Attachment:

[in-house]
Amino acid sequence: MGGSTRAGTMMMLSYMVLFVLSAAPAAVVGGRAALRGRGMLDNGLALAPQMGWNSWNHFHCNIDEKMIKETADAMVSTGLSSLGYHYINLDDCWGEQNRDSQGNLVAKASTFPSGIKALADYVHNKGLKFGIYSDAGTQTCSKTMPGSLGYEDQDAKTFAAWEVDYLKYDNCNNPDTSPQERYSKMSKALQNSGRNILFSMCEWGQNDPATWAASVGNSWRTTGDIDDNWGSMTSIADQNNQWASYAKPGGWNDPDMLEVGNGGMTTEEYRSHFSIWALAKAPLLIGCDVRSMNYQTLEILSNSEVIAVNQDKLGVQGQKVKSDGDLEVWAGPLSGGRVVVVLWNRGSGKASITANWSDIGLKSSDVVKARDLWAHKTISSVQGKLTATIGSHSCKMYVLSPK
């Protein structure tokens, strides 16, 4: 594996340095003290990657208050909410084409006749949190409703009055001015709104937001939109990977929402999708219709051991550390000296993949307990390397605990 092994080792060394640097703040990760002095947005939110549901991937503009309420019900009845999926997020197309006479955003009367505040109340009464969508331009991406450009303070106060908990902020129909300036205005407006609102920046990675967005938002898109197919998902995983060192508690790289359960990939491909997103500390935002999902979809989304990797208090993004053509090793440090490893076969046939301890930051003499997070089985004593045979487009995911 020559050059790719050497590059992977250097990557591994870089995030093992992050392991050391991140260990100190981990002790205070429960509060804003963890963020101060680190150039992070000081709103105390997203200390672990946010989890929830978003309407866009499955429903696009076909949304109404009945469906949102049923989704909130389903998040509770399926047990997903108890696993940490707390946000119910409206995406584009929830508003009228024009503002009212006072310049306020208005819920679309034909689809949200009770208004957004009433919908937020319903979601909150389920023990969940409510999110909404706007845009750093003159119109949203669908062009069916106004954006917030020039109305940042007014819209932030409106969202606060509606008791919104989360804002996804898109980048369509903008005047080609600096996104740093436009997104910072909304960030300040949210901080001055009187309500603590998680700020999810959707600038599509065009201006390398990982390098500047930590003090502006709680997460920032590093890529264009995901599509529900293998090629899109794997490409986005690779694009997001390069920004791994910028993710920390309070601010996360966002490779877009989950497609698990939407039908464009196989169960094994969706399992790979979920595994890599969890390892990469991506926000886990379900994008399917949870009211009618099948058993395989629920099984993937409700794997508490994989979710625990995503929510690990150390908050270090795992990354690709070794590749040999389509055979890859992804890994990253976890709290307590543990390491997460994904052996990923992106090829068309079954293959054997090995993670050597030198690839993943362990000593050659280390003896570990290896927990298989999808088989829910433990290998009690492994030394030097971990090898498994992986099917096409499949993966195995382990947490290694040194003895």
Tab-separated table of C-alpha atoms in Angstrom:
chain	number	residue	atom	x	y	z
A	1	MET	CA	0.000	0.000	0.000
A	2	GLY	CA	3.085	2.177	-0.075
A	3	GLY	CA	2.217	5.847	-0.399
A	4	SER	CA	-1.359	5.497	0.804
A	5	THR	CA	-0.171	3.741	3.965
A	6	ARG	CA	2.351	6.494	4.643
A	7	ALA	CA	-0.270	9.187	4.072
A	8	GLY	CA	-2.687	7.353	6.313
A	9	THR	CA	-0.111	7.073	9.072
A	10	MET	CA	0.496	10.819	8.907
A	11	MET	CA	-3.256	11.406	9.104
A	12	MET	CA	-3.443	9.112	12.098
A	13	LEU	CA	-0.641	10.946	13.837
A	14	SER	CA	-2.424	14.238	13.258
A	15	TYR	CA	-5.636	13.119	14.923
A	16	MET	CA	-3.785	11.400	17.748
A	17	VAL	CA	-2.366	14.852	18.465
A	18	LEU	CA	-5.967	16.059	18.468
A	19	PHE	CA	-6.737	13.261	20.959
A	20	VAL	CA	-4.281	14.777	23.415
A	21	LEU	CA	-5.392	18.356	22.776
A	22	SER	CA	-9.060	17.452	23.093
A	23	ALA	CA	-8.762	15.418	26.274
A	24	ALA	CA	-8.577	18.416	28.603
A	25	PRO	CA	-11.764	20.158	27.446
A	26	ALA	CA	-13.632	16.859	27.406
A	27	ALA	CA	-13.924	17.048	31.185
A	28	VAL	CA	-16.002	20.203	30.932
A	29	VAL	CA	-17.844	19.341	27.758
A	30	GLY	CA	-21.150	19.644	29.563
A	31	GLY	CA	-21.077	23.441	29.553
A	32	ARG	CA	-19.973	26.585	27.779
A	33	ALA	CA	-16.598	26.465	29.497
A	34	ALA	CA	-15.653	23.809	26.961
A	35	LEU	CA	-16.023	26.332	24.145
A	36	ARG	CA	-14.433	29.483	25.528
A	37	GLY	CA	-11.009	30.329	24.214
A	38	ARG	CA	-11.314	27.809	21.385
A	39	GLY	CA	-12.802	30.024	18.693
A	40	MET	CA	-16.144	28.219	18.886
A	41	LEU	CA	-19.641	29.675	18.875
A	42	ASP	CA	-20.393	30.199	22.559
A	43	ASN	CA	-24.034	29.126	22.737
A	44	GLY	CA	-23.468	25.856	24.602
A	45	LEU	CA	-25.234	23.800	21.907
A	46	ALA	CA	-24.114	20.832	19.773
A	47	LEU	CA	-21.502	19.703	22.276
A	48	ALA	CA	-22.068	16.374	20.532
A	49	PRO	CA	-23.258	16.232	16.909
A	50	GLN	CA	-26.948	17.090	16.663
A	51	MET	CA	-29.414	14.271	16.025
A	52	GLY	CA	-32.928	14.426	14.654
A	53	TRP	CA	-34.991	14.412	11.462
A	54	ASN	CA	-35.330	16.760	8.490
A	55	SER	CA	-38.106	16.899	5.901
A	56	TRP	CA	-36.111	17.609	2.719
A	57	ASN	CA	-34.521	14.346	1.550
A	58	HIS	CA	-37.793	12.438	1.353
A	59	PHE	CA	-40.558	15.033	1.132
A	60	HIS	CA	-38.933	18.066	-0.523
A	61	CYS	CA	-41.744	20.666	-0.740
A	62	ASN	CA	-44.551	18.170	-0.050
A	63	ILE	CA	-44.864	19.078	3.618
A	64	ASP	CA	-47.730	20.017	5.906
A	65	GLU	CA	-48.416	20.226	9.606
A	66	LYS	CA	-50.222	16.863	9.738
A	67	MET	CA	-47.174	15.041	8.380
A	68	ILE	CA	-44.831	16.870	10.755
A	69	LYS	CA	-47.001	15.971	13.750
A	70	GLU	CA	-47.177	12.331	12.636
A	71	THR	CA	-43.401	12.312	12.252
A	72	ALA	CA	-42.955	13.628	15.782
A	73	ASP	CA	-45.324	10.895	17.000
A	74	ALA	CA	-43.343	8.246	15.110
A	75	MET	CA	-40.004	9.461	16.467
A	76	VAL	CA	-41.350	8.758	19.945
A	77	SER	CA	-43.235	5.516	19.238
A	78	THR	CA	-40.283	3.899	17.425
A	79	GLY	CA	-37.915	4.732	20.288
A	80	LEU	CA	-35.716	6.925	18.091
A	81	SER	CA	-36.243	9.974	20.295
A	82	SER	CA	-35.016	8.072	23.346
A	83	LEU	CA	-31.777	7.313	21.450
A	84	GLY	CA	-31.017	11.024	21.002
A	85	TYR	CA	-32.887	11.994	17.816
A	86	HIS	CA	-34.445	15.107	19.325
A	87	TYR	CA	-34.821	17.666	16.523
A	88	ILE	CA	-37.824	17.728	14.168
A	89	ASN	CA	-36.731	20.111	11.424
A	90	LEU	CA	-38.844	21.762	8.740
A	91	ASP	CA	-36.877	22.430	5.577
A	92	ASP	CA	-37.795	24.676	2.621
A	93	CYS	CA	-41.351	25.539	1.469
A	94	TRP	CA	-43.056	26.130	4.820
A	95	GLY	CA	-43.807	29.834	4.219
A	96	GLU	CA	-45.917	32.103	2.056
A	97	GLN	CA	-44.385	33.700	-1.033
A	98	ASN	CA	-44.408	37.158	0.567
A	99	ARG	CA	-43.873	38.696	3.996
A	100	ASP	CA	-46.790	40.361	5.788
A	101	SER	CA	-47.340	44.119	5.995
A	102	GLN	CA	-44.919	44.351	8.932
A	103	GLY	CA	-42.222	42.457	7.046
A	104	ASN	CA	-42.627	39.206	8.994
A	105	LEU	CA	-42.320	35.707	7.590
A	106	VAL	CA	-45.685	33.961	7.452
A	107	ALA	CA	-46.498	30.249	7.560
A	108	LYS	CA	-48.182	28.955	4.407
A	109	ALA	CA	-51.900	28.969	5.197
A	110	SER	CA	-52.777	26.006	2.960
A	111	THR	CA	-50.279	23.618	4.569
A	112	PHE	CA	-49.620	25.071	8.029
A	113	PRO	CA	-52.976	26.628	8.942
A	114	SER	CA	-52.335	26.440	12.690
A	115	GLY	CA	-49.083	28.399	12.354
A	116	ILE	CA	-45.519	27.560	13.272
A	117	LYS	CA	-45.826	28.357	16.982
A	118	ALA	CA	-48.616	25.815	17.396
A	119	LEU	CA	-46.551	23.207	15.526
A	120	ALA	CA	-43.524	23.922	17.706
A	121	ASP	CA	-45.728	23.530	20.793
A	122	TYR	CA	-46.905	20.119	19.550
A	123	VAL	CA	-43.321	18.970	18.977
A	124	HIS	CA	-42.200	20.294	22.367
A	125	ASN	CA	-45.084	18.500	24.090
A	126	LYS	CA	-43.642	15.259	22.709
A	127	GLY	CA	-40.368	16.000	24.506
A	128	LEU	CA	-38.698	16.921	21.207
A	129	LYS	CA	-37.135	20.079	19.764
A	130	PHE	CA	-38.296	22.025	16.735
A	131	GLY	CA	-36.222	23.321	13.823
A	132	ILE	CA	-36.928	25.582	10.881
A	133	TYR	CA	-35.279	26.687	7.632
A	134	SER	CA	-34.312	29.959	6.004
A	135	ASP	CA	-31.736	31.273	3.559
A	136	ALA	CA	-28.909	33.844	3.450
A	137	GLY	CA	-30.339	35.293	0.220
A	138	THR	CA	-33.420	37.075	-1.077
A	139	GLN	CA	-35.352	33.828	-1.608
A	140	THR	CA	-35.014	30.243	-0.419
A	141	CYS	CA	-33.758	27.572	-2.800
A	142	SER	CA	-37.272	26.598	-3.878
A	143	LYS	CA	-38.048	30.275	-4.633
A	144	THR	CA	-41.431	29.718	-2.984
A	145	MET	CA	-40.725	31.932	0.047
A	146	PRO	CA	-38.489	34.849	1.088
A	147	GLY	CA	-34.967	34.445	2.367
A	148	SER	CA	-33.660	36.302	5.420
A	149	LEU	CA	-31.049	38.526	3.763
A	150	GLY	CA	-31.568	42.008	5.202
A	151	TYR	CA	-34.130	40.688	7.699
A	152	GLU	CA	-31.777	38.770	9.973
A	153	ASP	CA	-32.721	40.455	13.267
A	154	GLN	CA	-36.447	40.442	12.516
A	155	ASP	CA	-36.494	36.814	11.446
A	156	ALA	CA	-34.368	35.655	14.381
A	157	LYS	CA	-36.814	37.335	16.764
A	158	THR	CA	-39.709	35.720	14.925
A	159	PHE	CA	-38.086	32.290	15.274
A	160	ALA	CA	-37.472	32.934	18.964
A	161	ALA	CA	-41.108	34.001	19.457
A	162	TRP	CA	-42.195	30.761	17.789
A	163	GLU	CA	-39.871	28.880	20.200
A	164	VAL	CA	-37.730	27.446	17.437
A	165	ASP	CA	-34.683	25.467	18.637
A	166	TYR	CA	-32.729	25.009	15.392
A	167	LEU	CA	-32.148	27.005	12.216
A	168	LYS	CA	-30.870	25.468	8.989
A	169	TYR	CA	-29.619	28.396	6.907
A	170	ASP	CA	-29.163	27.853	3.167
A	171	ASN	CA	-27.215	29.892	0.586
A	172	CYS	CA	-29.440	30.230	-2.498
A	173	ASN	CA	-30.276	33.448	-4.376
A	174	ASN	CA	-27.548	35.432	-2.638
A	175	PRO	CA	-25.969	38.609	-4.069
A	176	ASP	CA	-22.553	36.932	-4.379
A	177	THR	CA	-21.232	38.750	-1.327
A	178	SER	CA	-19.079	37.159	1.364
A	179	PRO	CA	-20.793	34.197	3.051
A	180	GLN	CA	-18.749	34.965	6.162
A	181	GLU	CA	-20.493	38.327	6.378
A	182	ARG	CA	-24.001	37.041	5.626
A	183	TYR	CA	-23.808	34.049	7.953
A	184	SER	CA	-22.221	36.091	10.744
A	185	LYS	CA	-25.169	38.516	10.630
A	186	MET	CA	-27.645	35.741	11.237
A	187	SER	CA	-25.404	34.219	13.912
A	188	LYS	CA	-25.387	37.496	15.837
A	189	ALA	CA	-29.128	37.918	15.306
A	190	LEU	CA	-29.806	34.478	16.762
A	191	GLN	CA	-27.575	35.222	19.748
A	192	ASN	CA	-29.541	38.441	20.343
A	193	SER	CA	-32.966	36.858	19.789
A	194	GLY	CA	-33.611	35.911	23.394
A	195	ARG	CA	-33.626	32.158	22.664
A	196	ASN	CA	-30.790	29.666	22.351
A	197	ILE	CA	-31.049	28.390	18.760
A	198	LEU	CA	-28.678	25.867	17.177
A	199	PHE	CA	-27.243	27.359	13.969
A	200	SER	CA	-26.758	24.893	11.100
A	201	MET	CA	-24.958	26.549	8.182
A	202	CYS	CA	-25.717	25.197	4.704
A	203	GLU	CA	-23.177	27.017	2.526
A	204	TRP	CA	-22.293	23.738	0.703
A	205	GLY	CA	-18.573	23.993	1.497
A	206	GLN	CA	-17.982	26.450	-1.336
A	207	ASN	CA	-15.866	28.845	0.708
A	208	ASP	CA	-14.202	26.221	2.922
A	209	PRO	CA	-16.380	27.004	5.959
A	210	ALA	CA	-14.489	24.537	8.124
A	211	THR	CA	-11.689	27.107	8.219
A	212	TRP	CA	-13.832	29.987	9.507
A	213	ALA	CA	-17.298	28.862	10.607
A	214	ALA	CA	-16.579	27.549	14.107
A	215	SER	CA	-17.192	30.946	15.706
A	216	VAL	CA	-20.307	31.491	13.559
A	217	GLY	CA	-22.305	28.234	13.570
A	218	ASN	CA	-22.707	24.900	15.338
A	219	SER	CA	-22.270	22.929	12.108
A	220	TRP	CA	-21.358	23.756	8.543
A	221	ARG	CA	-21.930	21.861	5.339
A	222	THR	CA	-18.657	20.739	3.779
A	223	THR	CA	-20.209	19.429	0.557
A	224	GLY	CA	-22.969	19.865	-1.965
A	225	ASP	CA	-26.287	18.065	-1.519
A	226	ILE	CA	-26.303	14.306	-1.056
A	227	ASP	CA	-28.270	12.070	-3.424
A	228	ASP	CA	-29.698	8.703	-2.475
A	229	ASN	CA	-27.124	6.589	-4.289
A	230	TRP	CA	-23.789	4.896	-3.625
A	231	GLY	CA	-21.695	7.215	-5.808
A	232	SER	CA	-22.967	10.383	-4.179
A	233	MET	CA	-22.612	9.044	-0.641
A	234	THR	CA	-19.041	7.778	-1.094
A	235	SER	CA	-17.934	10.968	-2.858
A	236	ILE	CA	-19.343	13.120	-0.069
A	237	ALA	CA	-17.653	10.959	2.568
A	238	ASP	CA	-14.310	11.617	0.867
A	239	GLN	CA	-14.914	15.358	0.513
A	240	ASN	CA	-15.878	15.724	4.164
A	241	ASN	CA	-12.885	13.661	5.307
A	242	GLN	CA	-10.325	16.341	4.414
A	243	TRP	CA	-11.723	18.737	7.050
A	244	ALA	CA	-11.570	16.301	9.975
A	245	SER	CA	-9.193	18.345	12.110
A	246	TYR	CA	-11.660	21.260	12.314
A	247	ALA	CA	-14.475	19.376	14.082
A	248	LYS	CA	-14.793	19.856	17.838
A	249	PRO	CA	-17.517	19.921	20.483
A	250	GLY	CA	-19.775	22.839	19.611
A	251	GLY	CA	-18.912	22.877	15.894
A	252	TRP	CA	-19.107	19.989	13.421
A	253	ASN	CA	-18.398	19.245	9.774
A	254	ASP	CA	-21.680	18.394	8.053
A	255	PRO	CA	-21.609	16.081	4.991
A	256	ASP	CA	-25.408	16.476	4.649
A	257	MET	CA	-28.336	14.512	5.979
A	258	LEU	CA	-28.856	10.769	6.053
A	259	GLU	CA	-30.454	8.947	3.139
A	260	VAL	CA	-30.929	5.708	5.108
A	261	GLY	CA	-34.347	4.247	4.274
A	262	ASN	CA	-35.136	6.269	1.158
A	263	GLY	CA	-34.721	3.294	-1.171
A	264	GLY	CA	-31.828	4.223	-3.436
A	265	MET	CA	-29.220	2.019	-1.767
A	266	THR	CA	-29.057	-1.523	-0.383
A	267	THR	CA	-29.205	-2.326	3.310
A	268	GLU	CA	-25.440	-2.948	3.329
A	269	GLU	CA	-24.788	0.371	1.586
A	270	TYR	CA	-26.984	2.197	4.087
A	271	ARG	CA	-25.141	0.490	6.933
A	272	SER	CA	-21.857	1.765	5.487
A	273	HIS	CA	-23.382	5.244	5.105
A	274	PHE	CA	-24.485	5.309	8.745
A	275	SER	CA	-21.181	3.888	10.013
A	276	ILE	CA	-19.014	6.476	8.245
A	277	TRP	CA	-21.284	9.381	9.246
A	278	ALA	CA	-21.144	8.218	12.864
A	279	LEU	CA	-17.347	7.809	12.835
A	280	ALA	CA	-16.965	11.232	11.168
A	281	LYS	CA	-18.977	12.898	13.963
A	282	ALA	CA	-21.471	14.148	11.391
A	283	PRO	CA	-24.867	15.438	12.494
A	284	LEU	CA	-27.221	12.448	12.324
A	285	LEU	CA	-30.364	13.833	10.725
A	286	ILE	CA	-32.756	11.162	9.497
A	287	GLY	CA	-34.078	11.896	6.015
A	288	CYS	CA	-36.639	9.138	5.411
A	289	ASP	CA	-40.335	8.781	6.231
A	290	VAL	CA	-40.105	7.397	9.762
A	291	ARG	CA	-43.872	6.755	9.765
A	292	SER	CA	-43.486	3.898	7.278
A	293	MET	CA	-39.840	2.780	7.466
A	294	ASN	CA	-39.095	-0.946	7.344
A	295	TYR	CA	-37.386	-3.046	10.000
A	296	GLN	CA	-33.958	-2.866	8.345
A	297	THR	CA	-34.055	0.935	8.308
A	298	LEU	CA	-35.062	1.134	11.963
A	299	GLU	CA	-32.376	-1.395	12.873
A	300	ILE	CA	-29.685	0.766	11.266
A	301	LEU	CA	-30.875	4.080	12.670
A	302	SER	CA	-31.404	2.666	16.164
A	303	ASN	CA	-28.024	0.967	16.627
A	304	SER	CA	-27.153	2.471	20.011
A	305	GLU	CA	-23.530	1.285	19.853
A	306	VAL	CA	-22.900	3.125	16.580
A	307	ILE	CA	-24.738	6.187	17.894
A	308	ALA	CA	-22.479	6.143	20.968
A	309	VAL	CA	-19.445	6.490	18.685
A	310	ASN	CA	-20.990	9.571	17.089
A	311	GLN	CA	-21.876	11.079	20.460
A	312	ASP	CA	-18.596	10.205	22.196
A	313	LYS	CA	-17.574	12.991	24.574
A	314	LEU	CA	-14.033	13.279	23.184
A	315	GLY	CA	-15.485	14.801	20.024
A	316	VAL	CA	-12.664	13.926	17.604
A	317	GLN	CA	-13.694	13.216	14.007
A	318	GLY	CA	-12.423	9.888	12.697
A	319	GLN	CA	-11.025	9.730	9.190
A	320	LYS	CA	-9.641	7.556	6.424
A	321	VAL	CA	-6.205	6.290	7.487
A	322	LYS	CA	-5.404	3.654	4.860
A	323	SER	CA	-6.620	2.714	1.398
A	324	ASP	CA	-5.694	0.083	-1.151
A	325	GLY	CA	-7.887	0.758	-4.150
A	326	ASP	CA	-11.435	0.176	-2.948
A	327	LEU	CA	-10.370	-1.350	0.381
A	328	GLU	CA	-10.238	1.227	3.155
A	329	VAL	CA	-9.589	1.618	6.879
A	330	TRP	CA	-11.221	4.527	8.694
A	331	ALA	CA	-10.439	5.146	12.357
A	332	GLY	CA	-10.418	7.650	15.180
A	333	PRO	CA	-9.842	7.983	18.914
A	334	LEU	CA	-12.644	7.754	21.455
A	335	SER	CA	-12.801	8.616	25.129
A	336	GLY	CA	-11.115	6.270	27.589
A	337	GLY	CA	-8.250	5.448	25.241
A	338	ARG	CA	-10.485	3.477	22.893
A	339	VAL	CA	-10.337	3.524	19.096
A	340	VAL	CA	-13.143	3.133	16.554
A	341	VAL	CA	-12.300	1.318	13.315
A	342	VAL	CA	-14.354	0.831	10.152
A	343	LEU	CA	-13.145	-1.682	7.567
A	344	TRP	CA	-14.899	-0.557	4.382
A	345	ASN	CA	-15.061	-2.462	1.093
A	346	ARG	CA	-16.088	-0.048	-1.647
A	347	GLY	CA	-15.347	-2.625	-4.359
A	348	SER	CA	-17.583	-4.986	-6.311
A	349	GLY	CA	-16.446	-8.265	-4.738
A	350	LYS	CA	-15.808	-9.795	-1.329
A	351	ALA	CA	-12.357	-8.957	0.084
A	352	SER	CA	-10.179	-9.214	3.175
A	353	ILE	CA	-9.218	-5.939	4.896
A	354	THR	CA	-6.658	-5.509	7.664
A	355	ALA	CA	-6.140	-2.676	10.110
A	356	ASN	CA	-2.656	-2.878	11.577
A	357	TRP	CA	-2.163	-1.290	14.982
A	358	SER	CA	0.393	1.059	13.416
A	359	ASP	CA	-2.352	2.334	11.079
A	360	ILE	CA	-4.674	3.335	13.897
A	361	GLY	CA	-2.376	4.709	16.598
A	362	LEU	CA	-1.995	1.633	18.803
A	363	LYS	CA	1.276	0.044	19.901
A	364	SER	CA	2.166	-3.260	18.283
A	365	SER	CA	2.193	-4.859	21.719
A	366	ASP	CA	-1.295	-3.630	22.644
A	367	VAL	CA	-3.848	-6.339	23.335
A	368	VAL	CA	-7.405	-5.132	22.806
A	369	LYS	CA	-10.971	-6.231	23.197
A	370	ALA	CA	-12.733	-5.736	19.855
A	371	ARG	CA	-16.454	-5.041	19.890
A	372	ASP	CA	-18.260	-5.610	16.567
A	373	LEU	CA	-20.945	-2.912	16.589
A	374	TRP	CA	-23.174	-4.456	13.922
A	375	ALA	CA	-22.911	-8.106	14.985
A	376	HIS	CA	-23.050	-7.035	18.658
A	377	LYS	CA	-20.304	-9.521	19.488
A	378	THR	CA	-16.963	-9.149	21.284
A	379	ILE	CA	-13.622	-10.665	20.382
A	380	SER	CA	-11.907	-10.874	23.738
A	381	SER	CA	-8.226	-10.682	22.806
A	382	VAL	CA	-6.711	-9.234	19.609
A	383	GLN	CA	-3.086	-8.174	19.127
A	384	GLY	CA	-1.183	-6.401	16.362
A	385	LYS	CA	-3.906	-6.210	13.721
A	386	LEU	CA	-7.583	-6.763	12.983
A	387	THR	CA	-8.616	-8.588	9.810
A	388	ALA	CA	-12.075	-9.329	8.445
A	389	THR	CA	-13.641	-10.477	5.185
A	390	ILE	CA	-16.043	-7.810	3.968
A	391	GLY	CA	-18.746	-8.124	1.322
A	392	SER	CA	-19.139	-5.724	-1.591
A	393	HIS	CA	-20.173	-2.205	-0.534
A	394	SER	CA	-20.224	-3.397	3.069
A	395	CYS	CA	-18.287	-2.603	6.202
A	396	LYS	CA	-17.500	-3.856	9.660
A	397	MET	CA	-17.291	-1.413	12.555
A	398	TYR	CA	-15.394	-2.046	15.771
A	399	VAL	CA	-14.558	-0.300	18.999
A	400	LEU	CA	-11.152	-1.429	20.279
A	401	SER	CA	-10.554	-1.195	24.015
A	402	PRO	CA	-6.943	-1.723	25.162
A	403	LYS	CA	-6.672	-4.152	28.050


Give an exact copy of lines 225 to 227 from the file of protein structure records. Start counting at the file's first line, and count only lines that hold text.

A	220	TRP	CA	-21.358	23.756	8.543
A	221	ARG	CA	-21.930	21.861	5.339
A	222	THR	CA	-18.657	20.739	3.779